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sgravel
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Yet another forward and reverse incremental post...

Post by sgravel » Dec 04, 2012 8:08 pm

OK, so I have read the user guide and I feel that I understand how these two compare and contrast with one another, but I have some questions about how to set up Veeam to mimic the current RPO we have right now with our old DPM solution.

We're vSphere. We have maybe 30 VMs on 3 hosts that we are concerning ourselves with. At present, we are backing them up with DPM agents in the guest OS, getting recovery points every 30 minutes, only during production hours. Once each evening, a full backup is synthesized from the recovery points. At this point, Exchange and SQL logs are committed and flushed. The half hour granular restores remain available on disk for two weeks. The next morning, the latest full backup is copied to tape. It's retained for two weeks. We also have monthly tapes that are kept for one year, and yearly tapes that are kept for eight years.

Right off, I know that tape is 3rd party at this point, and that's fine. I will probably keep DPM around for a while, and back up the Veeam server's backup repository as a DPM client. Either that, or install Nova Backup on the physical backup repository and attach a local tape drive, so that once DPM cycles off the radar, I can wind it down.

Where I start to get confused is that forward incrementals are billed as "D-D-T friendly", with the thought that less will need to be written to tape each day (i.e. only the incremental files). I recognize that it is a little over the top, but at least for now, we are required to keep daily tapes as a safety net, and they each contain that day's most recent COMPLETE backup. Not incrementals. I can grab one tape and know that I can do a restore.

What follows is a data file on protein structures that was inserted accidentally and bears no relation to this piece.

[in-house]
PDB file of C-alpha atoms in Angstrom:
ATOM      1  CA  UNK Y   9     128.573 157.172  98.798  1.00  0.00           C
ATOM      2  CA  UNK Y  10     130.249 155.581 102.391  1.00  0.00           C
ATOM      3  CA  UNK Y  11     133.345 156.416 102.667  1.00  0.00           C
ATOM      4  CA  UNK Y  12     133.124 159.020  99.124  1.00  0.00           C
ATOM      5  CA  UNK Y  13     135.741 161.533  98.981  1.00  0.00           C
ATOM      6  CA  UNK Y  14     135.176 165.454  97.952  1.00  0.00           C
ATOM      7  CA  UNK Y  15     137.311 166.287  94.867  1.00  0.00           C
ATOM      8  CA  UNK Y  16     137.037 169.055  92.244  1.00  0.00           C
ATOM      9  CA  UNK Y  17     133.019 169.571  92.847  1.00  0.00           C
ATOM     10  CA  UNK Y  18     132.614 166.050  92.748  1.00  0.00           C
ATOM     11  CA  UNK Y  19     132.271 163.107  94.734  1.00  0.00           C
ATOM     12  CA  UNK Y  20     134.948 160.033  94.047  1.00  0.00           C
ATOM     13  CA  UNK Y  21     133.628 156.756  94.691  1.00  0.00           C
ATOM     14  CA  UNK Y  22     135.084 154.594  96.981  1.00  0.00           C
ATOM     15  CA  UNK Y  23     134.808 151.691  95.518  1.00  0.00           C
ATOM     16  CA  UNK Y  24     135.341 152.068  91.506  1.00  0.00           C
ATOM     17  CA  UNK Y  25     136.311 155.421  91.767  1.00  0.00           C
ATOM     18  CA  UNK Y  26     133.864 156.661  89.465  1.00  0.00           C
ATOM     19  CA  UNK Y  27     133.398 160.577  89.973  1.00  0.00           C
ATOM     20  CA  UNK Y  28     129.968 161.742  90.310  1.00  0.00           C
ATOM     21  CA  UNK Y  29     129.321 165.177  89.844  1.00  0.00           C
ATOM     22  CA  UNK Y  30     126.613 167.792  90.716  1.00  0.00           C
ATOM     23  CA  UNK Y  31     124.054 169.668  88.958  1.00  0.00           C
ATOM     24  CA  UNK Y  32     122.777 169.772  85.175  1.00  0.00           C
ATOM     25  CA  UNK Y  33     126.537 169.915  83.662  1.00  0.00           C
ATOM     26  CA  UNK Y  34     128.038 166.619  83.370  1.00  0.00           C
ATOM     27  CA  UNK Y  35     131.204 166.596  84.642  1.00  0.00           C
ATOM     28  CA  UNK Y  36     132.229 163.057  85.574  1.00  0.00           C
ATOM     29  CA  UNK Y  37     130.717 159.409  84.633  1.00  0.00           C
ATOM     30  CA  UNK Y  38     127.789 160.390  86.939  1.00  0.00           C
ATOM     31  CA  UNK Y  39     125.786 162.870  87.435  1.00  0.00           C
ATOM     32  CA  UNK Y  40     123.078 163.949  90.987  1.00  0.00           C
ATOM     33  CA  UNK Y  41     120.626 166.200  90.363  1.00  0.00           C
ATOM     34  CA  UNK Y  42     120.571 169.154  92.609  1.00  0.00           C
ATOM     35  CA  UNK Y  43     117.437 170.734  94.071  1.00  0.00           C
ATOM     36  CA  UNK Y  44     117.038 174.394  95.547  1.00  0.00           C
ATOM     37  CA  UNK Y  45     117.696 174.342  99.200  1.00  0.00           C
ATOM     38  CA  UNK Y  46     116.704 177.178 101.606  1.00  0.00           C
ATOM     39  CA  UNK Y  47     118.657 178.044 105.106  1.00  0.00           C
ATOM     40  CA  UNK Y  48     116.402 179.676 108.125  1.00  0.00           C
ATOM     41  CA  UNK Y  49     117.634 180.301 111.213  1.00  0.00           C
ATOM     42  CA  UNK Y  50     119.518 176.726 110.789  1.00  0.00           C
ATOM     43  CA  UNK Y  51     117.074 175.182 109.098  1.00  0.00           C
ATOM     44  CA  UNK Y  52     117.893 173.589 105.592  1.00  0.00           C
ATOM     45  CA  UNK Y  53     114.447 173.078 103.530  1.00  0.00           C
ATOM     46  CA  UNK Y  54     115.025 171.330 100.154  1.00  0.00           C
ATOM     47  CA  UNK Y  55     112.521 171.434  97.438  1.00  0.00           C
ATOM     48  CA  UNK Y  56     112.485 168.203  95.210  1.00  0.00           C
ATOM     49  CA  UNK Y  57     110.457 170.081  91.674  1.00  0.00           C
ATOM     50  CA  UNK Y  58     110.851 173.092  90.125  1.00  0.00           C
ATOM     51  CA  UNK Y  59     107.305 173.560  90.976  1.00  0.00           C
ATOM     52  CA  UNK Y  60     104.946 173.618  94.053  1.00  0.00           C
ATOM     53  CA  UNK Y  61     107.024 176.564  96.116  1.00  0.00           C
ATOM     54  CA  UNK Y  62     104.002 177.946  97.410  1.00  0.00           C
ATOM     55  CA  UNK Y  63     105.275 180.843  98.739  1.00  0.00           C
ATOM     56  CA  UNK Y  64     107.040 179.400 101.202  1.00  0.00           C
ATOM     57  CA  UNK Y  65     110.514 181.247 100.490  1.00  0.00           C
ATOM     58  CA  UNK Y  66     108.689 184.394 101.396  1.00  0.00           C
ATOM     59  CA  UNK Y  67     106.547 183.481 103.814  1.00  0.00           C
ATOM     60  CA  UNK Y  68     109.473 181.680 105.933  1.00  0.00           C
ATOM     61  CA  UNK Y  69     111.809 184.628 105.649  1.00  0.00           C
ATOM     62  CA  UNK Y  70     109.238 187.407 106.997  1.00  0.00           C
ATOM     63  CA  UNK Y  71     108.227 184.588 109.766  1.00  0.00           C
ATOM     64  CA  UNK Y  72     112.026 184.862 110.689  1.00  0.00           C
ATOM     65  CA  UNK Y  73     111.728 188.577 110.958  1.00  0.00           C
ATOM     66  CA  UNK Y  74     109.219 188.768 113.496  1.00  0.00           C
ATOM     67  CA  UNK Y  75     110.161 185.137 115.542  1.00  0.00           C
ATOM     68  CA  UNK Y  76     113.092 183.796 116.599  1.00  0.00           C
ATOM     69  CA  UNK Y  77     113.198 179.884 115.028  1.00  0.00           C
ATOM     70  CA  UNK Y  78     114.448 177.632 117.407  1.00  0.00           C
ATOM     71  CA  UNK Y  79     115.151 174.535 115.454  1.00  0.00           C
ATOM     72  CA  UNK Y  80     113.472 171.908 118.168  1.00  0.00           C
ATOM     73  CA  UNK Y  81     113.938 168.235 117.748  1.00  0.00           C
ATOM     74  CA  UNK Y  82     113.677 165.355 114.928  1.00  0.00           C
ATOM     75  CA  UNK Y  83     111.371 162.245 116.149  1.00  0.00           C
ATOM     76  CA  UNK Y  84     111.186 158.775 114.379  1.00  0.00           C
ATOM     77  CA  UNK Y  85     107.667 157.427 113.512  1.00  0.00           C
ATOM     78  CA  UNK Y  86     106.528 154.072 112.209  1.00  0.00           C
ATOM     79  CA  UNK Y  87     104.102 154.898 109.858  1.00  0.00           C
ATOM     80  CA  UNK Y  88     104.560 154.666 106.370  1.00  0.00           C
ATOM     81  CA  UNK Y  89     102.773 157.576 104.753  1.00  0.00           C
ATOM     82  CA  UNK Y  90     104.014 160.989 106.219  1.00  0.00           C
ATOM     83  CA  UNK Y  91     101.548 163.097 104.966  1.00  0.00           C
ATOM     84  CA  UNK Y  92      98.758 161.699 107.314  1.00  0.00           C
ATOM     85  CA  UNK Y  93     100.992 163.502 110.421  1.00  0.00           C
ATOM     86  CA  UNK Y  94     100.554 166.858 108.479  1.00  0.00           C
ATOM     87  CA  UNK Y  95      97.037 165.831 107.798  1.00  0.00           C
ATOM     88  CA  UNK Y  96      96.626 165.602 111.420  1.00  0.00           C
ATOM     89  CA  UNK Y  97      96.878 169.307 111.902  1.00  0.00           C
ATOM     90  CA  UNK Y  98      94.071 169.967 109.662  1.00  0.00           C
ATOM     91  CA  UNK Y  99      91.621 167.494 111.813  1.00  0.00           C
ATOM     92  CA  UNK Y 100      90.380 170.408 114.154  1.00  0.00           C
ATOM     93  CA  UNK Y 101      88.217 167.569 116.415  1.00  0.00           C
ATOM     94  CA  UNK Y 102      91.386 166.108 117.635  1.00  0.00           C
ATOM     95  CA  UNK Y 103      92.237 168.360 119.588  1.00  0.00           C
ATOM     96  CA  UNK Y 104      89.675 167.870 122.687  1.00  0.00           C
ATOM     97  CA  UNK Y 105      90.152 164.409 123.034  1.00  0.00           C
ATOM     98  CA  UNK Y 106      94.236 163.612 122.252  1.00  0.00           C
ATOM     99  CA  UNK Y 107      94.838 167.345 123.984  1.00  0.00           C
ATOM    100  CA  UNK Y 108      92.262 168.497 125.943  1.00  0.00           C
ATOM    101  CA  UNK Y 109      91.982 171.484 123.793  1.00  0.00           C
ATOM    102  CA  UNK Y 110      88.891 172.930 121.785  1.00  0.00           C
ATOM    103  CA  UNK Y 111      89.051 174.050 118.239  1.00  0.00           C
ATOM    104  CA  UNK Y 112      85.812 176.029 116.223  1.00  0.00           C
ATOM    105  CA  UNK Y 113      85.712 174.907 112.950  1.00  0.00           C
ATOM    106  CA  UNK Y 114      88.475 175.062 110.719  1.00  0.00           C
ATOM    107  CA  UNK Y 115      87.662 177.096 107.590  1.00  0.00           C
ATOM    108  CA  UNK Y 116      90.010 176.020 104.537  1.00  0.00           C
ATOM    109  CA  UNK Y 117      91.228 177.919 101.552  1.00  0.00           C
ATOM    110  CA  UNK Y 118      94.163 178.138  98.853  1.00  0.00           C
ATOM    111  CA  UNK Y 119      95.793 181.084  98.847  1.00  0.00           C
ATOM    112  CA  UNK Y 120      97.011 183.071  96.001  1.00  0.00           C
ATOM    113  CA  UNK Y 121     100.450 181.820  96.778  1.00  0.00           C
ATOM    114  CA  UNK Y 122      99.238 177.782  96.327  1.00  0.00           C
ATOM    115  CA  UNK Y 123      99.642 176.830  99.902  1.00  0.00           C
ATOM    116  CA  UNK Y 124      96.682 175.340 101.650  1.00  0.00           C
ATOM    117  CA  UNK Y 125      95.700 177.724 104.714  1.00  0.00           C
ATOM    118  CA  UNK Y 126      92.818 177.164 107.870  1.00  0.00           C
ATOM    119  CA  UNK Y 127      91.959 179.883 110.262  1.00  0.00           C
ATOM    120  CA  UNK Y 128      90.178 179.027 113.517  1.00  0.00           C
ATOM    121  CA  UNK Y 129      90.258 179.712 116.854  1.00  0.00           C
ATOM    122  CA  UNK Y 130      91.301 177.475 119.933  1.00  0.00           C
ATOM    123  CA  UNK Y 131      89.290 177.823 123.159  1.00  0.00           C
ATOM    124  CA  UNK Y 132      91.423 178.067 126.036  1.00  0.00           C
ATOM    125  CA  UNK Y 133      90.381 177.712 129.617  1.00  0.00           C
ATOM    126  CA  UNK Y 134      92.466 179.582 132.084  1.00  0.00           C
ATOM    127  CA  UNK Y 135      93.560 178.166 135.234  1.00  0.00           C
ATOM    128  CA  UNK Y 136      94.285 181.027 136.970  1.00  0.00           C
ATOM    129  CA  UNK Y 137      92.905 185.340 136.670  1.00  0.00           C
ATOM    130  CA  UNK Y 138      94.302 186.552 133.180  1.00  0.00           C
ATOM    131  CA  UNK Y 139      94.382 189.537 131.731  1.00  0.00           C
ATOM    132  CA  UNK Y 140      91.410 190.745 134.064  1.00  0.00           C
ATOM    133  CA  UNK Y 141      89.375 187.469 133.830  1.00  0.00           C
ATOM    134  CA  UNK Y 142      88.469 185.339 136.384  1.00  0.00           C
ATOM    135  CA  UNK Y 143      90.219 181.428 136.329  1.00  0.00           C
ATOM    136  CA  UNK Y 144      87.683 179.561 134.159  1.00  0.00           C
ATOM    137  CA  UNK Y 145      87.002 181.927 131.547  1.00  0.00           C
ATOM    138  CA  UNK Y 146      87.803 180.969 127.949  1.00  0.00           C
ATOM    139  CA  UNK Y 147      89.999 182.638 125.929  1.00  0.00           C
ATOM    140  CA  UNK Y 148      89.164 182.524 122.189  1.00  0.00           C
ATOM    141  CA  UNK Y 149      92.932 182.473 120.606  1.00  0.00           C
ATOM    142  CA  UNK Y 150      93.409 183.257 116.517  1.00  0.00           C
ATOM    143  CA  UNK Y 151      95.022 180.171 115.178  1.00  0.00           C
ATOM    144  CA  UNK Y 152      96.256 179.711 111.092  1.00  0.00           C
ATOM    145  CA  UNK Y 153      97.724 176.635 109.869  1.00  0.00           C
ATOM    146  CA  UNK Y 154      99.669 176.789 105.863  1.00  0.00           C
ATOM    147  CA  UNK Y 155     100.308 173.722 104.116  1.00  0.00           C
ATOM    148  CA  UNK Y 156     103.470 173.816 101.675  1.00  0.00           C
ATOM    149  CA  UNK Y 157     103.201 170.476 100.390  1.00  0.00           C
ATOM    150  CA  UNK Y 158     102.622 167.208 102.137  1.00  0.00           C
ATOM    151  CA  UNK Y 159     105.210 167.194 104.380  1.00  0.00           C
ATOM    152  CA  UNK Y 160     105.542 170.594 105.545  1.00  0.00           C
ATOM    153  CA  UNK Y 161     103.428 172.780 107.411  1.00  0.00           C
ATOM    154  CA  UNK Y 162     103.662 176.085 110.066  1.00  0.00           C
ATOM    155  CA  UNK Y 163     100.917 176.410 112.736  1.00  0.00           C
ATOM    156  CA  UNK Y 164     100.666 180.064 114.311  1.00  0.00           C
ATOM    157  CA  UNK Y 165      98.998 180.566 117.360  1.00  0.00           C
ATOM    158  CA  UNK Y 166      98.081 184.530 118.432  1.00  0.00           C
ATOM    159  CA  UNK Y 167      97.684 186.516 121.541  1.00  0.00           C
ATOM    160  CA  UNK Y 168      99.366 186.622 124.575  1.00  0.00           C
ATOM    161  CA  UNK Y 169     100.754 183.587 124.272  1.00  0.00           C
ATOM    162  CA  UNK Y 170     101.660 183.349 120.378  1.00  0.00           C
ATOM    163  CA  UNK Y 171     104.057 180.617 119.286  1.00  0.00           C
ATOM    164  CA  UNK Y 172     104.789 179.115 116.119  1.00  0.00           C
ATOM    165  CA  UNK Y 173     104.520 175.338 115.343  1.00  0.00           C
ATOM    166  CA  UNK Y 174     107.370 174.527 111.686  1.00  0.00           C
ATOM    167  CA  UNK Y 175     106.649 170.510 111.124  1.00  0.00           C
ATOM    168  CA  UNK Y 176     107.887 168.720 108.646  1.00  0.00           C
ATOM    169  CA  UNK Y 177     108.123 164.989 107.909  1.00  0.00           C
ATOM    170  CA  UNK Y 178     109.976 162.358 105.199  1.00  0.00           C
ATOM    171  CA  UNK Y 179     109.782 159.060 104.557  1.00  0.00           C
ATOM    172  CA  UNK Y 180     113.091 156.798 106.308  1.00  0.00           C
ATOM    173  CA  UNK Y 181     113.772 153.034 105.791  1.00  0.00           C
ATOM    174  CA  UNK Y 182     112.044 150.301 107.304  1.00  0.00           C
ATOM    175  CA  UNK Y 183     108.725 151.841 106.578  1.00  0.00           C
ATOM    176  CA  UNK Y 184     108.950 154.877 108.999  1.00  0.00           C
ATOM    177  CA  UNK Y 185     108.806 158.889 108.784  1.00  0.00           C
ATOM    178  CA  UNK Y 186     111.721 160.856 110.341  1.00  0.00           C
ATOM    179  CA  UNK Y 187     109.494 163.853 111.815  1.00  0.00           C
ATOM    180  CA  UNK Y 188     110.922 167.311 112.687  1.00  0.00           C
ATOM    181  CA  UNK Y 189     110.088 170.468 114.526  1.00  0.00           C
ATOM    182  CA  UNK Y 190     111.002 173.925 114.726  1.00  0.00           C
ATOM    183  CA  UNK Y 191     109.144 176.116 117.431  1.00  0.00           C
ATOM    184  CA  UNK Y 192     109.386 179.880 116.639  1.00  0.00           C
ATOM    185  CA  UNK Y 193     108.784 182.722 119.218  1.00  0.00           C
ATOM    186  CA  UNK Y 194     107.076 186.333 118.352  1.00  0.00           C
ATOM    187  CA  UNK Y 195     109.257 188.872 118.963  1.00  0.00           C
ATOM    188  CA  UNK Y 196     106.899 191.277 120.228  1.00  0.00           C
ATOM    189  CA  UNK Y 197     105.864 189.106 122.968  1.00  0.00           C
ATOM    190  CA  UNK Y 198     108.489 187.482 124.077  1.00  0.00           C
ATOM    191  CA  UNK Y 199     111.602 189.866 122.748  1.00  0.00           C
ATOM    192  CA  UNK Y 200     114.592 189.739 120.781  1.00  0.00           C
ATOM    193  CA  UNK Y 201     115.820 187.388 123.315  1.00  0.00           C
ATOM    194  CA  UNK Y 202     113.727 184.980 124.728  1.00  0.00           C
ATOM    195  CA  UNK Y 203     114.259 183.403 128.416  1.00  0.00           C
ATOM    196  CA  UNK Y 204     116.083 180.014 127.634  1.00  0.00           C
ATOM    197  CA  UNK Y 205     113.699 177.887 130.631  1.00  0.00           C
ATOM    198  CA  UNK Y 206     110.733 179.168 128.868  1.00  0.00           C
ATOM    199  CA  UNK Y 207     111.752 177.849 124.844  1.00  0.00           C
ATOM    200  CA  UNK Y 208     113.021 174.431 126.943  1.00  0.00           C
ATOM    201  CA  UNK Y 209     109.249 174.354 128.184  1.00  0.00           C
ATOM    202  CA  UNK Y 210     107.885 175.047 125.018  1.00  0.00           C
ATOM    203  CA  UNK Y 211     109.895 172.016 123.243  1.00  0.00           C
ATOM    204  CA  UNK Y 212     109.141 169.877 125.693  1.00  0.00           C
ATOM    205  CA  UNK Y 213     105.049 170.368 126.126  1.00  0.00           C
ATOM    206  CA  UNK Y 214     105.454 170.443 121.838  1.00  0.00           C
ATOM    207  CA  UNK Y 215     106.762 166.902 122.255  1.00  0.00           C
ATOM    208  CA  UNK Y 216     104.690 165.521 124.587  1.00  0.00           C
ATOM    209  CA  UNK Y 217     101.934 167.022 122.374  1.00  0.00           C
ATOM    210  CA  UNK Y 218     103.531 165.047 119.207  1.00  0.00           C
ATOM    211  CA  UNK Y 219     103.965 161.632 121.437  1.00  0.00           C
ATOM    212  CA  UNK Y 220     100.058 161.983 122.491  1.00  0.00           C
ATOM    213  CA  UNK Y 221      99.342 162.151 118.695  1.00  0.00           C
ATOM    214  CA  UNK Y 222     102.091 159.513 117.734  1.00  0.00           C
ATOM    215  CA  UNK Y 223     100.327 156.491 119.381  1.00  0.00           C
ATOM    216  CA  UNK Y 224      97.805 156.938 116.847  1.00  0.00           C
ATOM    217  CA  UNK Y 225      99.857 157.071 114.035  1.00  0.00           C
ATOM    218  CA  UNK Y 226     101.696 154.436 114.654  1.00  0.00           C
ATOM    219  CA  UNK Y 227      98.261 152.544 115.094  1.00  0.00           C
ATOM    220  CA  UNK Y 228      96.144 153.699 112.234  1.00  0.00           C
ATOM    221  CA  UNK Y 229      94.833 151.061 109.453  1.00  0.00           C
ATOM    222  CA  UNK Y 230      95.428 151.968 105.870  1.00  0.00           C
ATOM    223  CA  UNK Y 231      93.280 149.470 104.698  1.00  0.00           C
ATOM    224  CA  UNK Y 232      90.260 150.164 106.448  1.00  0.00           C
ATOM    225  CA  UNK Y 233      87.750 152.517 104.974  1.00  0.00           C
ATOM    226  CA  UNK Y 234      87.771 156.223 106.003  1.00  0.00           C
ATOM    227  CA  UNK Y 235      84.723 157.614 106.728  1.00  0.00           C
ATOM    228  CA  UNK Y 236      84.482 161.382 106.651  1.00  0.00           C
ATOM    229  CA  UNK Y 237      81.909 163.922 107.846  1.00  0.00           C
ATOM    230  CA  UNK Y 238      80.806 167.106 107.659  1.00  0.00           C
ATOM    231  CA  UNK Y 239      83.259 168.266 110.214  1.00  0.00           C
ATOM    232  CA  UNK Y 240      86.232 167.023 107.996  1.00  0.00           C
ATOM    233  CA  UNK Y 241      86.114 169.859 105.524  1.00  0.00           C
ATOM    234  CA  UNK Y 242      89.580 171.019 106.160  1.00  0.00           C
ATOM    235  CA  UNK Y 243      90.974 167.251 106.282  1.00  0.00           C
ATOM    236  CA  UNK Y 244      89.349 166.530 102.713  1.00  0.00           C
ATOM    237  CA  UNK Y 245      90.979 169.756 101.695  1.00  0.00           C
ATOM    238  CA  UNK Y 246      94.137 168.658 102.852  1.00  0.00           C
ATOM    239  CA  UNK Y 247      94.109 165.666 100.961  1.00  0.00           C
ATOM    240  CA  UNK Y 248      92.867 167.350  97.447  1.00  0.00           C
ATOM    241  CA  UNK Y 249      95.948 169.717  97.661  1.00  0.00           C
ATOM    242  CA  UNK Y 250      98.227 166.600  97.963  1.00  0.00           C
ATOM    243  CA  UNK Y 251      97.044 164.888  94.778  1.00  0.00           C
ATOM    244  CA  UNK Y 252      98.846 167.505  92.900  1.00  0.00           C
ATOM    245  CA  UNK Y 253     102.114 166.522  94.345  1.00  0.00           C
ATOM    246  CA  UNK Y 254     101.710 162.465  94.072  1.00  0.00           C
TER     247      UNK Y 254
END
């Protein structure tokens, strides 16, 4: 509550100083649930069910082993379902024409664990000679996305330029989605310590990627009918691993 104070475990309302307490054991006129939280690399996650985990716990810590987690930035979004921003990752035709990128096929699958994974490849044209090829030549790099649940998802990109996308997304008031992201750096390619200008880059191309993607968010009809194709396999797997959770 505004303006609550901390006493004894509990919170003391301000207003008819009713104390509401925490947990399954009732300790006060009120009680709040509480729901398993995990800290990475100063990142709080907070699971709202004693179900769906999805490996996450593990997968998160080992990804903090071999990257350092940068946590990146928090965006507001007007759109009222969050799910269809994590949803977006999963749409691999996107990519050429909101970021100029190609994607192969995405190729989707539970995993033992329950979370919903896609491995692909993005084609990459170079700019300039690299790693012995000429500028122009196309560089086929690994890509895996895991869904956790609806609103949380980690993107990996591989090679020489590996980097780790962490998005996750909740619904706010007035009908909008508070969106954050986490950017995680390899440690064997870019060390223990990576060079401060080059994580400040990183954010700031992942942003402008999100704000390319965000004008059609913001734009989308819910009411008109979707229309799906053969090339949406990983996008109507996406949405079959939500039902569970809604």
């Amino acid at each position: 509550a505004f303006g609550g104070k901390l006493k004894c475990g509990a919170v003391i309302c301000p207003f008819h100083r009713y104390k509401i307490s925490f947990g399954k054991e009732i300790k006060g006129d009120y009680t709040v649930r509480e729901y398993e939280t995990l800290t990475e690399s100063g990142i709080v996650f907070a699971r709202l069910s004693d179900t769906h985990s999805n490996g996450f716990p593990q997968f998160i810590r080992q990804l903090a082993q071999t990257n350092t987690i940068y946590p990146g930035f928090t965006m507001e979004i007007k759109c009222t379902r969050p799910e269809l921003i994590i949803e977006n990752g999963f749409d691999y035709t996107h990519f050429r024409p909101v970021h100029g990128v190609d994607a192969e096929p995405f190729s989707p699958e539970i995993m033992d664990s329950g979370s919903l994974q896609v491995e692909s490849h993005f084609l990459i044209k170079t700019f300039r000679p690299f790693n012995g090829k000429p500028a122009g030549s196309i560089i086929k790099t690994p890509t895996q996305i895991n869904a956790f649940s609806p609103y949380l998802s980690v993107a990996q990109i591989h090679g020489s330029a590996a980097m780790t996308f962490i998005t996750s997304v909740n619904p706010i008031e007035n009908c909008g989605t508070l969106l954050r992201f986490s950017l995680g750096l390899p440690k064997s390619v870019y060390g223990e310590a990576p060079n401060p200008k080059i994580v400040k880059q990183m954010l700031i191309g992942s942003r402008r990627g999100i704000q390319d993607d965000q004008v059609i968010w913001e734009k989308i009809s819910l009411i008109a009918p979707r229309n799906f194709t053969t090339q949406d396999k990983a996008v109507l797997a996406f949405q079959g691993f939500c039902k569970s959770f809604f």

Based on that requirement, I would think that reverse incrementals start looking pretty good, despite the tape requirements. Set the 3rd party tape job to grab the .vbk files in the backup repository, and you have what you need - the latest complete, full backup. Am I thinking about this correctly? I know that reverse is 3x more I/O intensive. Is that likely to be an issue given my 30 minute RPO? We're going with enterprise class SATA DAS for the backup repository. I also wonder, given that we are running the tapes during the day time, the fact that the vbk contents will be changing (reverse) during the tape job's window will present any issues. Maybe it would make more sense to move the tape runs to overnight when there is less going on. That would be OK.

If the increased I/O load of reverse is going to push us toward forward incrementals, and we choose to create daily synthetic fulls, do those get created at a set time, or do they just happen on the first run as scheduled on the specified day? Also, if I go this route, and try to get around the increased storage requirements, it sounds like I can only convert the first preceding chain of incrementals to reverse incrementals, so I will still have a considerable number of synthetic fulls to keep around if I want to go back two weeks on disk.